July 15, 2009 in Features

Truth is, distance too much for you

Washington Post
 

Dear Carolyn: My girlfriend is moving away at the end of the summer to start a grad degree in another state. Since she began applying, we have discussed staying together regardless of where she ended up, but now I am beginning to have second thoughts.

The school she has chosen is several hours away, and I am not in a position to move there (nor is it a place I would otherwise consider living). I like my job and area, and am not looking forward to taking time off work or giving up weekends with friends to visit her – especially if there is no “end” where I move there or she returns here.

I feel like I am trapped in a lie, since I do love her and said I still wanted to date her. Am I being selfish or is she? – Va.

She’s doing what she thinks is right, you’re doing what you think is right, and both your thinkings and doings have evolved over time. Don’t muck up that perfectly natural process by assigning negative values to your priorities, just because they aren’t the ones you initially expected to have.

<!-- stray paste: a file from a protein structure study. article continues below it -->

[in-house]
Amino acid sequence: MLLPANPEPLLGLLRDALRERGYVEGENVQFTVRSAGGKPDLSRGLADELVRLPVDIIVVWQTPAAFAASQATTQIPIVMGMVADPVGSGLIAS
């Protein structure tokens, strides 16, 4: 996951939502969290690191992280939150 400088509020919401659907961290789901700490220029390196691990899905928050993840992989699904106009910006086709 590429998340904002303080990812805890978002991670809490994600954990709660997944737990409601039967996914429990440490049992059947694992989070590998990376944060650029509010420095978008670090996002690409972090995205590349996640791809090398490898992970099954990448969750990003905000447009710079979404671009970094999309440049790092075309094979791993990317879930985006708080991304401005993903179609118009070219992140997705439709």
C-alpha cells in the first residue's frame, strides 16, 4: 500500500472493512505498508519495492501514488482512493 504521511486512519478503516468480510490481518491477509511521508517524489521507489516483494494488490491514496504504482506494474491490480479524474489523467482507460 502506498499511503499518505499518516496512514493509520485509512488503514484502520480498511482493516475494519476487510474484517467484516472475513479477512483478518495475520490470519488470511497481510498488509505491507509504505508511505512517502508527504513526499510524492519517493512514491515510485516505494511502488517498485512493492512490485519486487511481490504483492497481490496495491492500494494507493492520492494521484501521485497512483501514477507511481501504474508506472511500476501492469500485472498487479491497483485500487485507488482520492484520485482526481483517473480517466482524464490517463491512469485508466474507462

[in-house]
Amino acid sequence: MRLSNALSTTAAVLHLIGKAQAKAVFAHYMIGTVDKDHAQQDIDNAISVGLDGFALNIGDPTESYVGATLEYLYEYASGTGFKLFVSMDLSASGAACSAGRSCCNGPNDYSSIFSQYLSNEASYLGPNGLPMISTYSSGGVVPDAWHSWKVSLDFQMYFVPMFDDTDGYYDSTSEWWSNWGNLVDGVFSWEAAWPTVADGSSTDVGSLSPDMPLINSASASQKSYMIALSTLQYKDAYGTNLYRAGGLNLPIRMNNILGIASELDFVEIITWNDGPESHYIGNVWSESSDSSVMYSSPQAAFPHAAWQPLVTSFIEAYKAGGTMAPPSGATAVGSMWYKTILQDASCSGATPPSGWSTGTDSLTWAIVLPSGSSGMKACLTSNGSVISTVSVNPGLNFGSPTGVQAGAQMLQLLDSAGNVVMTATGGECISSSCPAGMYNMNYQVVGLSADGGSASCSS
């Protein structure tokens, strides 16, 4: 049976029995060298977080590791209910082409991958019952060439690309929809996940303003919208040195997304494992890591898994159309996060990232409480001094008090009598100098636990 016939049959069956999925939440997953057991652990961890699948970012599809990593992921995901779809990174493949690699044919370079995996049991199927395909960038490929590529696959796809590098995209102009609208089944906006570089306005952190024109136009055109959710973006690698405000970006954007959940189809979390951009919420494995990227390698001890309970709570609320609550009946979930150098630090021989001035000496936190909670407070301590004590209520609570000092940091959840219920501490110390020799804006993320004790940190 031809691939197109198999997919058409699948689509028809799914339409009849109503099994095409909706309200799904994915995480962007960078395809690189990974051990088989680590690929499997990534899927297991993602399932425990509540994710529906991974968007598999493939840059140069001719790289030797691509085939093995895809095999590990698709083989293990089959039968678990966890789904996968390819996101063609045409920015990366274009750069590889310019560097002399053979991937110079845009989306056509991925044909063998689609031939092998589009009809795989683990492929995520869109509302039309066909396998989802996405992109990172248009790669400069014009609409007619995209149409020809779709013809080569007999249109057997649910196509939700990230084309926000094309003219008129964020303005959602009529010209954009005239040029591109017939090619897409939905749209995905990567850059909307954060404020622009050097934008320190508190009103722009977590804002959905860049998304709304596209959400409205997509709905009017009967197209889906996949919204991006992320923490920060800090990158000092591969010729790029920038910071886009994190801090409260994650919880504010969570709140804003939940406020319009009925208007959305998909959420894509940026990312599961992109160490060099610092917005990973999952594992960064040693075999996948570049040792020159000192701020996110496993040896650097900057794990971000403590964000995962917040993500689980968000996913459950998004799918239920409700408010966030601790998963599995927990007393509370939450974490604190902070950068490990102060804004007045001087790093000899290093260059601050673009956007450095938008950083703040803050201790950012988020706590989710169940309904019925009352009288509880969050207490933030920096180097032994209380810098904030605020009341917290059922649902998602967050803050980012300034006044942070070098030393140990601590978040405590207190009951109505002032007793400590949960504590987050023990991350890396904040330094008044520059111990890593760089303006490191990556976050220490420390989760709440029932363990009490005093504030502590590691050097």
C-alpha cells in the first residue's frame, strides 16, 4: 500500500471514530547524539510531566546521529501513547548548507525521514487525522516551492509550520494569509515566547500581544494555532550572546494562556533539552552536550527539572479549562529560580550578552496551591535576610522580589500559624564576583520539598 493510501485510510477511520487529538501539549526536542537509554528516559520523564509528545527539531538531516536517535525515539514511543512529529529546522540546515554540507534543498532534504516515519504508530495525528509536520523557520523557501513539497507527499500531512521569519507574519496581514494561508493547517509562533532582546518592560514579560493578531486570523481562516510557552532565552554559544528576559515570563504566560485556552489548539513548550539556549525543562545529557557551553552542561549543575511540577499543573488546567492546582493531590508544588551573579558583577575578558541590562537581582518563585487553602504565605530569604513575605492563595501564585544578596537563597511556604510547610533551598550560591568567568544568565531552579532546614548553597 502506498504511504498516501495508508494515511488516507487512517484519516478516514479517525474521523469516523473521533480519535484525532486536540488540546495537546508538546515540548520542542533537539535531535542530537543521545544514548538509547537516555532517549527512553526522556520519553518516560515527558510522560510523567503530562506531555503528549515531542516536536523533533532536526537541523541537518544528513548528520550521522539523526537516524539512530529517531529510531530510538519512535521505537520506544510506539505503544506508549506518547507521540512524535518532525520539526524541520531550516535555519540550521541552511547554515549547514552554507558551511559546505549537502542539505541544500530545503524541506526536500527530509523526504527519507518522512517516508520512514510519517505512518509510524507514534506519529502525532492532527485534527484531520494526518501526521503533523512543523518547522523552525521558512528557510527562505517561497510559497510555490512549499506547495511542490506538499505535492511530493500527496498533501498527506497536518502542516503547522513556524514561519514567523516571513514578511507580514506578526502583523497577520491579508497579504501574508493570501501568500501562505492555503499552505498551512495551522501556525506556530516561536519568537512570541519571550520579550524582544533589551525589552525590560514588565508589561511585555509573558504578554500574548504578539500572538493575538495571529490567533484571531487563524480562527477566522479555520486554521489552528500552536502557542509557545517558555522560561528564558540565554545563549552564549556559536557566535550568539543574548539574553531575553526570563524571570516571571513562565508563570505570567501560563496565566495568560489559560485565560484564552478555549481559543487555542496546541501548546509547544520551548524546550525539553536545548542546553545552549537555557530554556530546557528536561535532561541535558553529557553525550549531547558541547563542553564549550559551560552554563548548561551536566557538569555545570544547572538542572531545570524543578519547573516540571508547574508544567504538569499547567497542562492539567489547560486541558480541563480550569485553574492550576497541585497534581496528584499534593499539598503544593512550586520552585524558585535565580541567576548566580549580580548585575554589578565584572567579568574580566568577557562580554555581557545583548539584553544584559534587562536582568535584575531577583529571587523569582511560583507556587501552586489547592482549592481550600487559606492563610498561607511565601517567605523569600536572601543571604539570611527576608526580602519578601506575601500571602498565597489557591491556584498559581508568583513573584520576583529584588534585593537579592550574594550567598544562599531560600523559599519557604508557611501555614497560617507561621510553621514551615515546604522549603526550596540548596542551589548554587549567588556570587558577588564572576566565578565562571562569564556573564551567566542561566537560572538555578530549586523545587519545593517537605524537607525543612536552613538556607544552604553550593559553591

If you treat your preferences as selfish or deceptive, then that only forces you to distance yourself from a truth you need to embrace. You’re dreading trips to see her. I doubt your heart will ever send you so lucid a message again. Explain that you love her, but also admit the distance and the open-endedness are more than you’re ready to face.

Dear Carolyn: How do you know if someone loves you or just loves what you do for them? – D.C.

You know it when the things s/he does for you, and says to you, reflect careful attention to who you are. You can’t fake that, not even by candlelight.

E-mail Carolyn at tellme@washpost.com, or chat with her online at 9 a.m. each Friday at www.washingtonpost.com.


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